EAA Chapter 54

St. Paul, MN. (Lake Elmo)

Performing your own maintenance on your airplane

by Dale Seitzer, EAA Chapter 54

Doing your own maintenance


Whether you have a certificated airplane, an amateur built experimental or a light sport airplane there are several maintenance actions you can do on your own airplane.  These tips will apply to whatever you are working on.  All these tips are the result of mistakes I made in the past. You can measure ability by the effectiveness of recovery from mistakes.

  1. Never place tools in the engine compartment. Have a rolling cart or tool chest available to place tools on while you work in the engine compartment. There have been many times forgotten tools have been located where they don’t belong. An alternative is to have a process where every tool used is accounted for after the operation.
  2. Be prepared to clean before you do the maintenance operation. Cleaning the items and area you are working on is beneficial as you observe and notice any cracks or additional wear. Always look for chaffing wear—when two items rub against each other. The tricky thing is the wear is usually not visible unless you look under the wire, cable or hose.
  3. Use the right tools. Sure you can use a vice grips to get whatnot off, this time. Take your time, get the right tool or borrow from a friend. Then make a note about the size and type of tool needed for the task in your log book. For my cars I have the tools needed written into the operator;s manual. For my truck oil changes I need a #2 torx bit and a 17 mm socket—I don’t have to remember everything—just know where to look.
  4. Avoid distractions. I’ve made mistakes that had to be corrected because I was trying to have a conversation with a visitor while I was working. Just like piloting—avoid distractions at crucial times. Some actions require a helper—remind them to focus on the task at hand and these tips.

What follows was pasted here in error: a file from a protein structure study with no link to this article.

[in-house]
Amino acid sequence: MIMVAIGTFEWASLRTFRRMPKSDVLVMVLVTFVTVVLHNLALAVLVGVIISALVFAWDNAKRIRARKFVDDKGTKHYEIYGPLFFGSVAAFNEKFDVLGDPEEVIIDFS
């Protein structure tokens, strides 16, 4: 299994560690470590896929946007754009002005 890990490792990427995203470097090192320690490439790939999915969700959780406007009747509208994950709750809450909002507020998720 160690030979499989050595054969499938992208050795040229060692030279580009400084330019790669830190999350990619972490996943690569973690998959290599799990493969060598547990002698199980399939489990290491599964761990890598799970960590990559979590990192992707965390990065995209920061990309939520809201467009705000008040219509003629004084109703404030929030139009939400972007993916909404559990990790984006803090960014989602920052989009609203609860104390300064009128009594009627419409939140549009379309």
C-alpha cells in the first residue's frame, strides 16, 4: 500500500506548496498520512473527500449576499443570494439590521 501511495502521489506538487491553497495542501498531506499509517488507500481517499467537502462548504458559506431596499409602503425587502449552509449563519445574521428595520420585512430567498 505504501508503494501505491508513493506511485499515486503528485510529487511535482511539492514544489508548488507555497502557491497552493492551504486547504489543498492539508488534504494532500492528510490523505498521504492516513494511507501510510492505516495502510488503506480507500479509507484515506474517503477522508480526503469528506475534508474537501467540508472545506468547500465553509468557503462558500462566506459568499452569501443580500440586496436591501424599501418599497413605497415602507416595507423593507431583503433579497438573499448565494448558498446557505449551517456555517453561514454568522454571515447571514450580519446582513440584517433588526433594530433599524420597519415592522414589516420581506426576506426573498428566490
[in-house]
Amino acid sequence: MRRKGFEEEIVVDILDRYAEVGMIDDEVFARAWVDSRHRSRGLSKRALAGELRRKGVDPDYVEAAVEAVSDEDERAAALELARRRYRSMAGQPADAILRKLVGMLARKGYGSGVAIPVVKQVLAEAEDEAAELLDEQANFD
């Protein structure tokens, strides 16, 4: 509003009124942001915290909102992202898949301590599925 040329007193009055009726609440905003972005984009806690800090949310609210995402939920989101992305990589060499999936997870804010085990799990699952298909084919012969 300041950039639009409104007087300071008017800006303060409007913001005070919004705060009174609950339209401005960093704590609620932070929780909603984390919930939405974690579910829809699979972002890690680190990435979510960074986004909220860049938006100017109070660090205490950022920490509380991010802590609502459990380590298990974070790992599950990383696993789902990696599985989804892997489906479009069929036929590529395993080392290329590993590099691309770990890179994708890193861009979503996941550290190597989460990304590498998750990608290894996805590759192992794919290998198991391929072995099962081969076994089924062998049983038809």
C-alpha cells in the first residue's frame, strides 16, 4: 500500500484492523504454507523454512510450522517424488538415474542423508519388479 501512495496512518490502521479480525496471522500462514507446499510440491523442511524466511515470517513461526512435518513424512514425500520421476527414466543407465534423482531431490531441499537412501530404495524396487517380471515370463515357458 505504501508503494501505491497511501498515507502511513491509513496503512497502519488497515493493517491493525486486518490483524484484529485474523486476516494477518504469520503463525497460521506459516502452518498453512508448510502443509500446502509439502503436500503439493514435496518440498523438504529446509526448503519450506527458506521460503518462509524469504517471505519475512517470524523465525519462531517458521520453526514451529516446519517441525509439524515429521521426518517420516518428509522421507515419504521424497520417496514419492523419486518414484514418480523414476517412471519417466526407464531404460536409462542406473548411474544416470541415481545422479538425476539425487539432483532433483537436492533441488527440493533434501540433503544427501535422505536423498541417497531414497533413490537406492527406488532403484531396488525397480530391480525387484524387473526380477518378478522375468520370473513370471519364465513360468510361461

5. Do not substitute parts—use the correct parts and replace anything that looks like it needs replacing.
  6. Keep the work area clean and well lit.I like working over carpeting because little screws, washers and nuts don’t bounce and roll so far away when I drop them. I need extra light so extra lights and flashlights are essential. Stuff a rag below what you are taking items apart so dropped parts and tools don’t fall onto inaccessible areas.
  7. Torque wrenches are essential. I have three sizes of torque wenches and use them all the time. On the inside of the spinner I have written the torque requirements for the prop bolts and the prop to flange bolts. After I research for the proper torque specification, I note the number in the log or right on the plane somewhere close. Be disciplined about checking torque—there have been crashes when propellers fell off due to either not checking according to the manufacturer or over torque because they did not understand how to check torque. Avoid the temptation to give it a little extra. Set the torque wrench to the proper specification and go right to the click or beep, no more. It is a pleasurable activity to check the torque and the bolt never moves—just a set of satisfying clicks.
  8. Check out YouTube for videos on how to do what you need to do—I have often found a video for the exact thing I am working on. If there are more than one—check several to see which one has the best instructions.
  9. Having extra parts when you are done is a bad sign. Use your camera to take photos as you disassemble so you can remember where everything went. I have taken apart things that were reassemble wrong by the previous person—always refer to the manufacturer’s instructions and diagrams and redo it if it doesn’t look right.

Dale Seitzer is an EAA Technical Counselor. Contact him for additional guidance on your project. There are also many maintenance tips in the archives of the EAA Chapater 54 Newsletter. Bill Schanks Sr., and Jim Montague wrote many find columns in the 2002-2004 period.

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